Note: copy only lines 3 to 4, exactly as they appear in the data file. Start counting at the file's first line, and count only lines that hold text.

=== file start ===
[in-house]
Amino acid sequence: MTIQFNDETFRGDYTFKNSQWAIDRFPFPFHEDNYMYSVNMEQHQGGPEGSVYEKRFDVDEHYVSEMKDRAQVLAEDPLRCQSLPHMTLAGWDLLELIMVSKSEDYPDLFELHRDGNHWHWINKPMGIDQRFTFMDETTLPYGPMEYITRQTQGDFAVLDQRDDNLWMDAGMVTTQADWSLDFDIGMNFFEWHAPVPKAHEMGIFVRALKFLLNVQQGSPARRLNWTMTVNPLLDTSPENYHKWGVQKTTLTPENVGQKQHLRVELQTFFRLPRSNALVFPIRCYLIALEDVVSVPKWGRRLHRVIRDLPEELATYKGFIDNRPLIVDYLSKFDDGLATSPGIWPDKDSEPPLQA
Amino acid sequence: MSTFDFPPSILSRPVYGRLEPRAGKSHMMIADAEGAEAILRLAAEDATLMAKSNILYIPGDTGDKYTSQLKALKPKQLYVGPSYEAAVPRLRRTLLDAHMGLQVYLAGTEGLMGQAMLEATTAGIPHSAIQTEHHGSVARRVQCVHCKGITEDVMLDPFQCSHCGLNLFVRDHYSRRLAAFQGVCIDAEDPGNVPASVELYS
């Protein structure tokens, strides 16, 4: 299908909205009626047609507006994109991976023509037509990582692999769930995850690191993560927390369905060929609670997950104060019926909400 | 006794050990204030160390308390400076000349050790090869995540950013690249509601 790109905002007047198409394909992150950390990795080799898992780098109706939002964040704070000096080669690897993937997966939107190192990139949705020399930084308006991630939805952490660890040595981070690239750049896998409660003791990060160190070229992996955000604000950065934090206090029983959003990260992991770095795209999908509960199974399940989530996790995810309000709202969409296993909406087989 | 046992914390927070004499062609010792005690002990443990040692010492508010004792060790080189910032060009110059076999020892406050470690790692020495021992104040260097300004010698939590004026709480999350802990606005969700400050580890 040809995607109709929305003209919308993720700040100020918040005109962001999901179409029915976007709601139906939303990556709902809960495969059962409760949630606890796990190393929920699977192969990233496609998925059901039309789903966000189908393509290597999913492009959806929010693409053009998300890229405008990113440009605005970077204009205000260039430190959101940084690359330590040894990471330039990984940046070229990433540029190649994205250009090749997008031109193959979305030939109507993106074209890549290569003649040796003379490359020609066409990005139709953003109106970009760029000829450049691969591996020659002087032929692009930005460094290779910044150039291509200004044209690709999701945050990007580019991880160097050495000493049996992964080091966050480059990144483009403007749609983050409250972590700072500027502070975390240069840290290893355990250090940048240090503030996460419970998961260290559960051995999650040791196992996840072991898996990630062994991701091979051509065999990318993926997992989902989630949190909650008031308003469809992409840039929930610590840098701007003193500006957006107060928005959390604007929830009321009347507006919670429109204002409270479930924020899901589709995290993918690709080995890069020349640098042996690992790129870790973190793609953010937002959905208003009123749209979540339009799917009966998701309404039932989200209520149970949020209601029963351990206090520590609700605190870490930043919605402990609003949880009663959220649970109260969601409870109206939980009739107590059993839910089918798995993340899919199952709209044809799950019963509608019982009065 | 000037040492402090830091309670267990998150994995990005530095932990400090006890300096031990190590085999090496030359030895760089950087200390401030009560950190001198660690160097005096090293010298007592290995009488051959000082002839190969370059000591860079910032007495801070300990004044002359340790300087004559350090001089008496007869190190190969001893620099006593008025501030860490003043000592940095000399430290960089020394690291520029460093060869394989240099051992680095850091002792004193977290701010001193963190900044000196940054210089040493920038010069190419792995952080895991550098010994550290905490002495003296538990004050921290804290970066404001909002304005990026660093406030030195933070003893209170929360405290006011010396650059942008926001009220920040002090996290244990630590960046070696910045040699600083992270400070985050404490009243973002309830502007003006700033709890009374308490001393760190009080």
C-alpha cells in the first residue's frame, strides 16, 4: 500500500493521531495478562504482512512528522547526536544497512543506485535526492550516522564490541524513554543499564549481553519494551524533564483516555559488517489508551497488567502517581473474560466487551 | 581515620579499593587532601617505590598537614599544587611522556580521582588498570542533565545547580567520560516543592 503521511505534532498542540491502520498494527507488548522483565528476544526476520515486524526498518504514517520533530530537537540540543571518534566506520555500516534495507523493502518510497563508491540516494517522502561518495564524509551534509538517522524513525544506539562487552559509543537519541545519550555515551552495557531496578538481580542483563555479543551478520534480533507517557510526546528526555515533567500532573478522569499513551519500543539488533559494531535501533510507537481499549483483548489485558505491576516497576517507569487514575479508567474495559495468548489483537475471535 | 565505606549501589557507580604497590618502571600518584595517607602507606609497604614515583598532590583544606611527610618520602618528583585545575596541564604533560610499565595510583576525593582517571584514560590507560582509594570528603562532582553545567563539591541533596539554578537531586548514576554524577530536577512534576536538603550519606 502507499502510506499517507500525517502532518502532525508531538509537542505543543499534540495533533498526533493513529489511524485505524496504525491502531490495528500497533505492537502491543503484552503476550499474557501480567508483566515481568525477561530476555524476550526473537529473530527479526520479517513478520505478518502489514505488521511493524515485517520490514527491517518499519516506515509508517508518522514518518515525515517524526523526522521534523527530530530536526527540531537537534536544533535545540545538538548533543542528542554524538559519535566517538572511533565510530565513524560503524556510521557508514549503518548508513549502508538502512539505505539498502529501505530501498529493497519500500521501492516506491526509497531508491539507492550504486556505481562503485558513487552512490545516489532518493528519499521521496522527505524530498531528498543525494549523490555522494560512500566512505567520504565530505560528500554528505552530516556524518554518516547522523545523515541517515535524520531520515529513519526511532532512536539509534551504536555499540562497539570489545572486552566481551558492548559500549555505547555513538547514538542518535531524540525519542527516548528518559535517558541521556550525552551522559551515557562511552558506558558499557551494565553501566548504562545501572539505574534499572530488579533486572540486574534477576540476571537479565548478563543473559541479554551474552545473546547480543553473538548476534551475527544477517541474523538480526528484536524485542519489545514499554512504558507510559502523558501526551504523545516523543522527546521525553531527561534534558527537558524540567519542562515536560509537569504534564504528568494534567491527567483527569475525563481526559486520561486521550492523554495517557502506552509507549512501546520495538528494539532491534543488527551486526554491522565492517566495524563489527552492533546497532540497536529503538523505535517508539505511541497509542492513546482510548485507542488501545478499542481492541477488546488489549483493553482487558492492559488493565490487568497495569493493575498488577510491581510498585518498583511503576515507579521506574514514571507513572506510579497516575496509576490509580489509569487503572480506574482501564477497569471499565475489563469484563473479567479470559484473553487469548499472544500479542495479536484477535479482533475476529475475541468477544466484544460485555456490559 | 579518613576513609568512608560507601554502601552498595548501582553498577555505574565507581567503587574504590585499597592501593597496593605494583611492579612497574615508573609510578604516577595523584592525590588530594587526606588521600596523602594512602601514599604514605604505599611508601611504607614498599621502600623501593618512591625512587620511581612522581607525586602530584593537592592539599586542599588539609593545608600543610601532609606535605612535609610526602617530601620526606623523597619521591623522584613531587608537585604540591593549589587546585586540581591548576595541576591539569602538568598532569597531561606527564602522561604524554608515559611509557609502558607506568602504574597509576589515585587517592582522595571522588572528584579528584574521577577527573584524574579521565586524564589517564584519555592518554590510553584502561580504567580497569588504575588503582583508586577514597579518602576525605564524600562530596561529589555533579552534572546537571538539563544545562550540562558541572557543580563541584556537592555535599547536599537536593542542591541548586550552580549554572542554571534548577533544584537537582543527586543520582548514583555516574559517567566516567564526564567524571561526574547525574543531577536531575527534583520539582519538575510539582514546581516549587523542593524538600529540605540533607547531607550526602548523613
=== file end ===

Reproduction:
Amino acid sequence: MSTFDFPPSILSRPVYGRLEPRAGKSHMMIADAEGAEAILRLAAEDATLMAKSNILYIPGDTGDKYTSQLKALKPKQLYVGPSYEAAVPRLRRTLLDAHMGLQVYLAGTEGLMGQAMLEATTAGIPHSAIQTEHHGSVARRVQCVHCKGITEDVMLDPFQCSHCGLNLFVRDHYSRRLAAFQGVCIDAEDPGNVPASVELYS
């Protein structure tokens, strides 16, 4: 299908909205009626047609507006994109991976023509037509990582692999769930995850690191993560927390369905060929609670997950104060019926909400 | 006794050990204030160390308390400076000349050790090869995540950013690249509601 790109905002007047198409394909992150950390990795080799898992780098109706939002964040704070000096080669690897993937997966939107190192990139949705020399930084308006991630939805952490660890040595981070690239750049896998409660003791990060160190070229992996955000604000950065934090206090029983959003990260992991770095795209999908509960199974399940989530996790995810309000709202969409296993909406087989 | 046992914390927070004499062609010792005690002990443990040692010492508010004792060790080189910032060009110059076999020892406050470690790692020495021992104040260097300004010698939590004026709480999350802990606005969700400050580890 040809995607109709929305003209919308993720700040100020918040005109962001999901179409029915976007709601139906939303990556709902809960495969059962409760949630606890796990190393929920699977192969990233496609998925059901039309789903966000189908393509290597999913492009959806929010693409053009998300890229405008990113440009605005970077204009205000260039430190959101940084690359330590040894990471330039990984940046070229990433540029190649994205250009090749997008031109193959979305030939109507993106074209890549290569003649040796003379490359020609066409990005139709953003109106970009760029000829450049691969591996020659002087032929692009930005460094290779910044150039291509200004044209690709999701945050990007580019991880160097050495000493049996992964080091966050480059990144483009403007749609983050409250972590700072500027502070975390240069840290290893355990250090940048240090503030996460419970998961260290559960051995999650040791196992996840072991898996990630062994991701091979051509065999990318993926997992989902989630949190909650008031308003469809992409840039929930610590840098701007003193500006957006107060928005959390604007929830009321009347507006919670429109204002409270479930924020899901589709995290993918690709080995890069020349640098042996690992790129870790973190793609953010937002959905208003009123749209979540339009799917009966998701309404039932989200209520149970949020209601029963351990206090520590609700605190870490930043919605402990609003949880009663959220649970109260969601409870109206939980009739107590059993839910089918798995993340899919199952709209044809799950019963509608019982009065 | 000037040492402090830091309670267990998150994995990005530095932990400090006890300096031990190590085999090496030359030895760089950087200390401030009560950190001198660690160097005096090293010298007592290995009488051959000082002839190969370059000591860079910032007495801070300990004044002359340790300087004559350090001089008496007869190190190969001893620099006593008025501030860490003043000592940095000399430290960089020394690291520029460093060869394989240099051992680095850091002792004193977290701010001193963190900044000196940054210089040493920038010069190419792995952080895991550098010994550290905490002495003296538990004050921290804290970066404001909002304005990026660093406030030195933070003893209170929360405290006011010396650059942008926001009220920040002090996290244990630590960046070696910045040699600083992270400070985050404490009243973002309830502007003006700033709890009374308490001393760190009080």